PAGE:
Adapted Media Release
The principles of acupuncture are firmly grounded in science. Period. According to Dr. Adrian White, the editor and chief of the scientific journal Acupuncture in Medicine, “one of the major problems facing medical acupuncture is the preconceived notions both the public and healthcare professionals have of it,” he said. “The perception is that acupuncture is still all about chi and meridians.”
This view has hindered its acceptance among healthcare professionals, and its wider use as a valid addition to pain control in conditions, ranging from nausea to arthritis, as well as after surgery, he contends.
“In the past it was easy for doctors and scientists to dismiss acupuncture as ‘highly implausible’ when its workings were couched in talk of chi and meridians. But it becomes very plausible when explained in terms of neurophysiology,” he explains.
Unfortunately, the scientific approach just isn’t as sexy,” he continues. “Many people, including practitioners and the public, have held on to the traditional explanations.”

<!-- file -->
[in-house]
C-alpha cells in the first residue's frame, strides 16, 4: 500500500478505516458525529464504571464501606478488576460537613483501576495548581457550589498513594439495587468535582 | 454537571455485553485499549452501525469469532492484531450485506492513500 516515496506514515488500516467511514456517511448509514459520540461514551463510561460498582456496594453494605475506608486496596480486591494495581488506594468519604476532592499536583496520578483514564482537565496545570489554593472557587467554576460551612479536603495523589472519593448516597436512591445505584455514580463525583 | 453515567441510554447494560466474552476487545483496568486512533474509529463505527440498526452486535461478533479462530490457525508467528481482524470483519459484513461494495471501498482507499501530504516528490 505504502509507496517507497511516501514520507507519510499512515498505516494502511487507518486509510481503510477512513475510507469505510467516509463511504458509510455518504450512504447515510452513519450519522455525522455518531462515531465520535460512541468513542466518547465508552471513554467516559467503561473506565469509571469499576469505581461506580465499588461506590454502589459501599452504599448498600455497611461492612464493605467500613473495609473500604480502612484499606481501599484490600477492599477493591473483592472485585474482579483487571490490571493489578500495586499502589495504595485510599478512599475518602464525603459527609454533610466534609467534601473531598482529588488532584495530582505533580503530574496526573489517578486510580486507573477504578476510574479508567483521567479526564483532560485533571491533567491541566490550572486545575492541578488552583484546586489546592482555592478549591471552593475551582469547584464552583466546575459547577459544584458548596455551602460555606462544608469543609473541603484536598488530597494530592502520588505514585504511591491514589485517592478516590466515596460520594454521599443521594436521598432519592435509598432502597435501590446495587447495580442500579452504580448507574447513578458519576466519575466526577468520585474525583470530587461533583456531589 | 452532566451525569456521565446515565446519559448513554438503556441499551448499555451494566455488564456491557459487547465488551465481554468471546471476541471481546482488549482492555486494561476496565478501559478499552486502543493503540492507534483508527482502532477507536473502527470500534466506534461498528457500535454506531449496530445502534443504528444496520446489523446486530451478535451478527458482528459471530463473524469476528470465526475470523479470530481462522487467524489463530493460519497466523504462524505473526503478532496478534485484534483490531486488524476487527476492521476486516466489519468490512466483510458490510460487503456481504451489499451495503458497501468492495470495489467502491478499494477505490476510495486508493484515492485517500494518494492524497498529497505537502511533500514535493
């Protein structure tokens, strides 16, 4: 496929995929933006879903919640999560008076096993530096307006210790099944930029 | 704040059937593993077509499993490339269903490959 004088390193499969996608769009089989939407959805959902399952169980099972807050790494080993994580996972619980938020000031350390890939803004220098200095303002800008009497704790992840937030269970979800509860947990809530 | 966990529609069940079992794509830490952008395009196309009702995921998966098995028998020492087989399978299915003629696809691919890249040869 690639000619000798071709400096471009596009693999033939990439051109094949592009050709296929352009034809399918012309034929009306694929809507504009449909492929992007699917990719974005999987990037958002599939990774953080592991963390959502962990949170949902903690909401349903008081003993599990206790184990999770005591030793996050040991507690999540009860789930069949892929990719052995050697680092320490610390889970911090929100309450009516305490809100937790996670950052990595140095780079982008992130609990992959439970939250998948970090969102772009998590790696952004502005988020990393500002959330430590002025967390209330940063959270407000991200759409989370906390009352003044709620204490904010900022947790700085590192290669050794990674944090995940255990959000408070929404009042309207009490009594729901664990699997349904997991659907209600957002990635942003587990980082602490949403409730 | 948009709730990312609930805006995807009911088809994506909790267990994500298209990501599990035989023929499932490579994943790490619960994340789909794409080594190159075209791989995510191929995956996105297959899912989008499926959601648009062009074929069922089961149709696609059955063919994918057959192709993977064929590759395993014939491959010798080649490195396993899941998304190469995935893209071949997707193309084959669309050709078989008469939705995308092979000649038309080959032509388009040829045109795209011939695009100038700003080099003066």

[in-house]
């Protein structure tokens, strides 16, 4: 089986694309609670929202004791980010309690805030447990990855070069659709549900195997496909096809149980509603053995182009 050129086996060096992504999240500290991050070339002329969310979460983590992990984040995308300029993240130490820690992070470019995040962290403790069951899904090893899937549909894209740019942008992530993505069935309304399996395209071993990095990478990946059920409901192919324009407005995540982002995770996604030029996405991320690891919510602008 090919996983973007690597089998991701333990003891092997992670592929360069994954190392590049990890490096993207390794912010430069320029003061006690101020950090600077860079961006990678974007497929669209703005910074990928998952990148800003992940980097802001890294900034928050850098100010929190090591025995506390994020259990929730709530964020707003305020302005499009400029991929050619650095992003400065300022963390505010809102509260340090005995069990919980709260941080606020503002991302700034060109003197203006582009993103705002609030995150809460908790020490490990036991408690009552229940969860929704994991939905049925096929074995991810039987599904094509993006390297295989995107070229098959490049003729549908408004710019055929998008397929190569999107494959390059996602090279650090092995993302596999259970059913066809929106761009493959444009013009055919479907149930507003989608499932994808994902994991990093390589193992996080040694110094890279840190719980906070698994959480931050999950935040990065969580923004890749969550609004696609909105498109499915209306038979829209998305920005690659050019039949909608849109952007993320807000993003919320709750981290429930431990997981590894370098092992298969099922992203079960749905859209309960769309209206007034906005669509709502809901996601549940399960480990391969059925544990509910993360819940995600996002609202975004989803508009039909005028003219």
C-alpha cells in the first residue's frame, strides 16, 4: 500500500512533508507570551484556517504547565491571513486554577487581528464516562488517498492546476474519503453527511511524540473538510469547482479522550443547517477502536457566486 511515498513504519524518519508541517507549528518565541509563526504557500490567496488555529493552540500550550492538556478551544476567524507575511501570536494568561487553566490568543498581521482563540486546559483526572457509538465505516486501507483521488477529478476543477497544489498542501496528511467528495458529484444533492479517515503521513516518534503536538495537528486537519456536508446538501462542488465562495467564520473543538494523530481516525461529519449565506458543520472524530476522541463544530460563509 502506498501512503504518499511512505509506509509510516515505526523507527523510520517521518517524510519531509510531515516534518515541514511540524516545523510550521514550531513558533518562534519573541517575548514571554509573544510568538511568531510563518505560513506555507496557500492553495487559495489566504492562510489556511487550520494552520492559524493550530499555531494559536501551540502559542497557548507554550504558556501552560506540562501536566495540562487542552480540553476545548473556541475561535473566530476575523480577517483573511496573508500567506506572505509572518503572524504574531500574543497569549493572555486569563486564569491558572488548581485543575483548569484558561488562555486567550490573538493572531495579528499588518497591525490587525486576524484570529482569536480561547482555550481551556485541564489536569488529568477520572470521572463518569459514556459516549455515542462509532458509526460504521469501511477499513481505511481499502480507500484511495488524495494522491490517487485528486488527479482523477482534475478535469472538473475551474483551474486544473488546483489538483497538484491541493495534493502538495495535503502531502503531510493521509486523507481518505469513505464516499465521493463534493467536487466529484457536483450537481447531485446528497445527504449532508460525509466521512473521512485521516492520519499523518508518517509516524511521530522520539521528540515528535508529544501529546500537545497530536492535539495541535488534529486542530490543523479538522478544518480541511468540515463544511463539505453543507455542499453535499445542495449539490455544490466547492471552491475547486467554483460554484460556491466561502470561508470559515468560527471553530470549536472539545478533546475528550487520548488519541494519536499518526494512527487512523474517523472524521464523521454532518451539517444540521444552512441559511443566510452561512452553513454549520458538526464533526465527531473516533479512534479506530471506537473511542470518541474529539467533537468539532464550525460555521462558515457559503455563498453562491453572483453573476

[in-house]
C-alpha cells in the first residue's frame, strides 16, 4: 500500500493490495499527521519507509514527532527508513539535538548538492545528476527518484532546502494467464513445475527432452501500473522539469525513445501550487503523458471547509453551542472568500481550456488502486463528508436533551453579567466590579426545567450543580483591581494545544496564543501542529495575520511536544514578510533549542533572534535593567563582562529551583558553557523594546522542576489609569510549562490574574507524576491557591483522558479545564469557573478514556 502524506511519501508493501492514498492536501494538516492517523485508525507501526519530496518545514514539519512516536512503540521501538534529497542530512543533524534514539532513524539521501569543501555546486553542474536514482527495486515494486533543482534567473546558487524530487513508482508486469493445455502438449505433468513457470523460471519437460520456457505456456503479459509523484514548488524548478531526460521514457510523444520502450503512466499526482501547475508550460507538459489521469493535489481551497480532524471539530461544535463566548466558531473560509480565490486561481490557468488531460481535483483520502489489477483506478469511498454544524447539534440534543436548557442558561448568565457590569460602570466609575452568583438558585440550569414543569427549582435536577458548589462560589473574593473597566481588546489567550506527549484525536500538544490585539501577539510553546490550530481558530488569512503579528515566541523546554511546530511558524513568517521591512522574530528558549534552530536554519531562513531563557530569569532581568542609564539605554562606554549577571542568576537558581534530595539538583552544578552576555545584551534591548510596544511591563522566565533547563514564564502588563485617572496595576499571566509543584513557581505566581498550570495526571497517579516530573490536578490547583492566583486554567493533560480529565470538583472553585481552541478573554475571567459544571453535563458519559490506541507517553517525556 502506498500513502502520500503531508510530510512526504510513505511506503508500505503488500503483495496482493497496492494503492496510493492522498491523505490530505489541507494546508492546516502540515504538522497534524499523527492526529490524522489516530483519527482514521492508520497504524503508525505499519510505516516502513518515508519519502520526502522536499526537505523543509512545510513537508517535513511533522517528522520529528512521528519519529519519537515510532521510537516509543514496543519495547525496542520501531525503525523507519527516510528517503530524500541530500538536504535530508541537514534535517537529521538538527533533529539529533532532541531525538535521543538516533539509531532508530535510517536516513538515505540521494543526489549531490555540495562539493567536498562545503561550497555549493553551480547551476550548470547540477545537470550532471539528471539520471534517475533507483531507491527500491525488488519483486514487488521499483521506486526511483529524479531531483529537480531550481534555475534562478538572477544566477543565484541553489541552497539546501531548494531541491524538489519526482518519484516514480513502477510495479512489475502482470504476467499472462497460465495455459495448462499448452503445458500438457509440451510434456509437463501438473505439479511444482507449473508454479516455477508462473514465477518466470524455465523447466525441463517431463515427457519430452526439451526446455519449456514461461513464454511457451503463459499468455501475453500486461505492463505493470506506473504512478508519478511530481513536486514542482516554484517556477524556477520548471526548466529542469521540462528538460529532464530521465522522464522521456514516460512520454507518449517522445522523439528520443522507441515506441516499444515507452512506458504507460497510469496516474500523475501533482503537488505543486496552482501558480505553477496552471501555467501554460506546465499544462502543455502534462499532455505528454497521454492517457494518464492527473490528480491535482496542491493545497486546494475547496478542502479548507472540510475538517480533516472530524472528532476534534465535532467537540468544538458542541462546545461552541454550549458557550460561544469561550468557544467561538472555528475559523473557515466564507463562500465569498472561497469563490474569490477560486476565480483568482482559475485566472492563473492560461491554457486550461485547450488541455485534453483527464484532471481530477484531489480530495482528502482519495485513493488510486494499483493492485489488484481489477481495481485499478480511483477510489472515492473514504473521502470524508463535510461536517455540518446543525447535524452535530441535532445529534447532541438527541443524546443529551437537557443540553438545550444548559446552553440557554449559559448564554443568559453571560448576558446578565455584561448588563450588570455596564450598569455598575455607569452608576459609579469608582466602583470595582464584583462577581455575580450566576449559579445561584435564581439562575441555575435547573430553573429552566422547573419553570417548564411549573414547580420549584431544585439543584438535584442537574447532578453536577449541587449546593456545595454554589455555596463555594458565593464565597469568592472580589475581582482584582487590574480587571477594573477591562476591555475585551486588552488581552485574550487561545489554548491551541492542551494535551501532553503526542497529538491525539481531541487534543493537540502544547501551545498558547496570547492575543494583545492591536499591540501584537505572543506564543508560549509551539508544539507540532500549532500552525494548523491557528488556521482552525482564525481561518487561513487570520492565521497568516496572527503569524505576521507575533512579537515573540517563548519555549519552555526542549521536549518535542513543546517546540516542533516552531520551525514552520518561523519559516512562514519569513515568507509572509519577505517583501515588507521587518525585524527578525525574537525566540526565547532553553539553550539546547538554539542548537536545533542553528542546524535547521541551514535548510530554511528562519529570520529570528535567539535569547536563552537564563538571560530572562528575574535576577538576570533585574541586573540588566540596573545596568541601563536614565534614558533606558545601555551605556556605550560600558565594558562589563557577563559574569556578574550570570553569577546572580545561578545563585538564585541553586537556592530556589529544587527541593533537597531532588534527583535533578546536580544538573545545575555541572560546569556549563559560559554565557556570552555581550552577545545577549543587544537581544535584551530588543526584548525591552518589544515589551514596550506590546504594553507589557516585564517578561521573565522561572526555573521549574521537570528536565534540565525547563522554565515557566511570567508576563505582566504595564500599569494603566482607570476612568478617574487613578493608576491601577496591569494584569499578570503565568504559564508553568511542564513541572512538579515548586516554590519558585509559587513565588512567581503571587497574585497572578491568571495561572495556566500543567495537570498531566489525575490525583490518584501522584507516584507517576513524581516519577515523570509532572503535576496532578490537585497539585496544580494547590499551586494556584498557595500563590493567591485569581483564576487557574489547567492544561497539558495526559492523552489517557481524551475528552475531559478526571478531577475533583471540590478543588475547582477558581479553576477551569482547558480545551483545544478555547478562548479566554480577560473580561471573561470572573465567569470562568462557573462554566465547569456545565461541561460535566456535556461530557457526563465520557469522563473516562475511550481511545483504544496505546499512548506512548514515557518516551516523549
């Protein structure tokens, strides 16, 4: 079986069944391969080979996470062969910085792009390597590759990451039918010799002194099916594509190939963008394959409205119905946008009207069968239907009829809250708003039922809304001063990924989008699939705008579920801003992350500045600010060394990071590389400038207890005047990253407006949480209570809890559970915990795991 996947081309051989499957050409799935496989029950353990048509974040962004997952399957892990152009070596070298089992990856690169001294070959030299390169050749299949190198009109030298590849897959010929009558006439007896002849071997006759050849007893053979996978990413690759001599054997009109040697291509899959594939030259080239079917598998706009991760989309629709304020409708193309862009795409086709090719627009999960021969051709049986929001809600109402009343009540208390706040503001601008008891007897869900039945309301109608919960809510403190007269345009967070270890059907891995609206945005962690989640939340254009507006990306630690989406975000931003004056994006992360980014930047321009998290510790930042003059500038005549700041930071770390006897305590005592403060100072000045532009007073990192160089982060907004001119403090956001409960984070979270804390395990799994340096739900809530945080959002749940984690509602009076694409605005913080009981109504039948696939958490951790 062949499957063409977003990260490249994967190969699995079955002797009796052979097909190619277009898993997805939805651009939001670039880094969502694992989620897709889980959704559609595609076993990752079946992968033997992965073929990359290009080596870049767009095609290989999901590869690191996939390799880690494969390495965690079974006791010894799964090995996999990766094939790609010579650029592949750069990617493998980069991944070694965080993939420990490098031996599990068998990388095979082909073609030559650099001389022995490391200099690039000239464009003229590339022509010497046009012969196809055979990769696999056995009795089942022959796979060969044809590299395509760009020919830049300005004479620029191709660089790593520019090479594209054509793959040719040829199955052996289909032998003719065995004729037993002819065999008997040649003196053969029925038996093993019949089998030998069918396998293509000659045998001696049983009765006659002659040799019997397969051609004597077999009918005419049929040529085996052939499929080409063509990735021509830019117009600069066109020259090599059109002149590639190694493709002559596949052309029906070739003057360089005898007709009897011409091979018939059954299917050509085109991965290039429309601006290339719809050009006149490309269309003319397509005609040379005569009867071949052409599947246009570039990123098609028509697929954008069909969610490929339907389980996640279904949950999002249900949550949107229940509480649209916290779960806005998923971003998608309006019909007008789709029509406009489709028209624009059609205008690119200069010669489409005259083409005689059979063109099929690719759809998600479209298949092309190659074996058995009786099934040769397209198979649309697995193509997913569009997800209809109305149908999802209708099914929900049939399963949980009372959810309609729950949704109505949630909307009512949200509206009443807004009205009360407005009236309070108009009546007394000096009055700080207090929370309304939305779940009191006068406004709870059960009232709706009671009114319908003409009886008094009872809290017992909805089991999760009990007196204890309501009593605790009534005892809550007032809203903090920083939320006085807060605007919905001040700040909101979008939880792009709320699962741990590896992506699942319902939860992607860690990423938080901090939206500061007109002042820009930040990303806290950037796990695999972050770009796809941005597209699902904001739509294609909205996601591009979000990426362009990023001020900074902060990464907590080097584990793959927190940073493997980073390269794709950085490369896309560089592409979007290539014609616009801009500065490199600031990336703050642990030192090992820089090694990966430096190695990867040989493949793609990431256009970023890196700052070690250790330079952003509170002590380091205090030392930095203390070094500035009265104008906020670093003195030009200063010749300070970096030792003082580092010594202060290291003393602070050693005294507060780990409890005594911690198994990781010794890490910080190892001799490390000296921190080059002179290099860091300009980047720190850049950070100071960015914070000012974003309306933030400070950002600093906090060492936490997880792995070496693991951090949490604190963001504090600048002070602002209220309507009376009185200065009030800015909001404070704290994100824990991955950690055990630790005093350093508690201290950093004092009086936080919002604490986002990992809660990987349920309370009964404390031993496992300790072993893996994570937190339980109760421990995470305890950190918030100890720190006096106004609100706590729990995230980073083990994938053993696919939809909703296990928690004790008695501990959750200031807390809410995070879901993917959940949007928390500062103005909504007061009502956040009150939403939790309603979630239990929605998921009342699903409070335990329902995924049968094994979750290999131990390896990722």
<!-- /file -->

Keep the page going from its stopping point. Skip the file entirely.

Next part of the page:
How Does Acupuncture Really Work?
There’s plenty of science, which has been building up for the past 30 years, to show that acupuncture stimulates the nerves in the brain and spinal cord, releasing feel good chemicals, such as opioids and serotonin. The research also shows that a needle placed outside of the traditional meridians will have an impact. “Points don’t have any magical properties; they are simply convenient locations to needle,” he says.
Clinging to the traditional approach also stymied good quality research, because needling outside the meridians is often used as a comparator. “This misunderstanding has been a fundamental flaw in the design of many acupuncture studies,” comments Dr White.
Shrouding acupuncture in the mystery of Chinese philosophy has also prevented healthcare professionals from providing acupuncture themselves.
“[They] already know how to diagnose, and they already know a great deal about anatomy and physiology. They can easily learn to practice acupuncture safely and effectively,” after a short foundation course.
“The aim of Acupuncture in Medicine is to build up evidence for acupuncture’s place in the modern health service.” Stated Editor and Chief, Dr White.
While it may not be a cure all, acupuncture does have a place, and is a relatively inexpensive approach to common conditions that can be difficult and often costly to treat. Acupuncture can naturally help treat many conditions including digestive disorders, emotional well-being, addiction, infertility, acute and chronic pain, symptoms derived from chemotherapy and radiation, and MORE!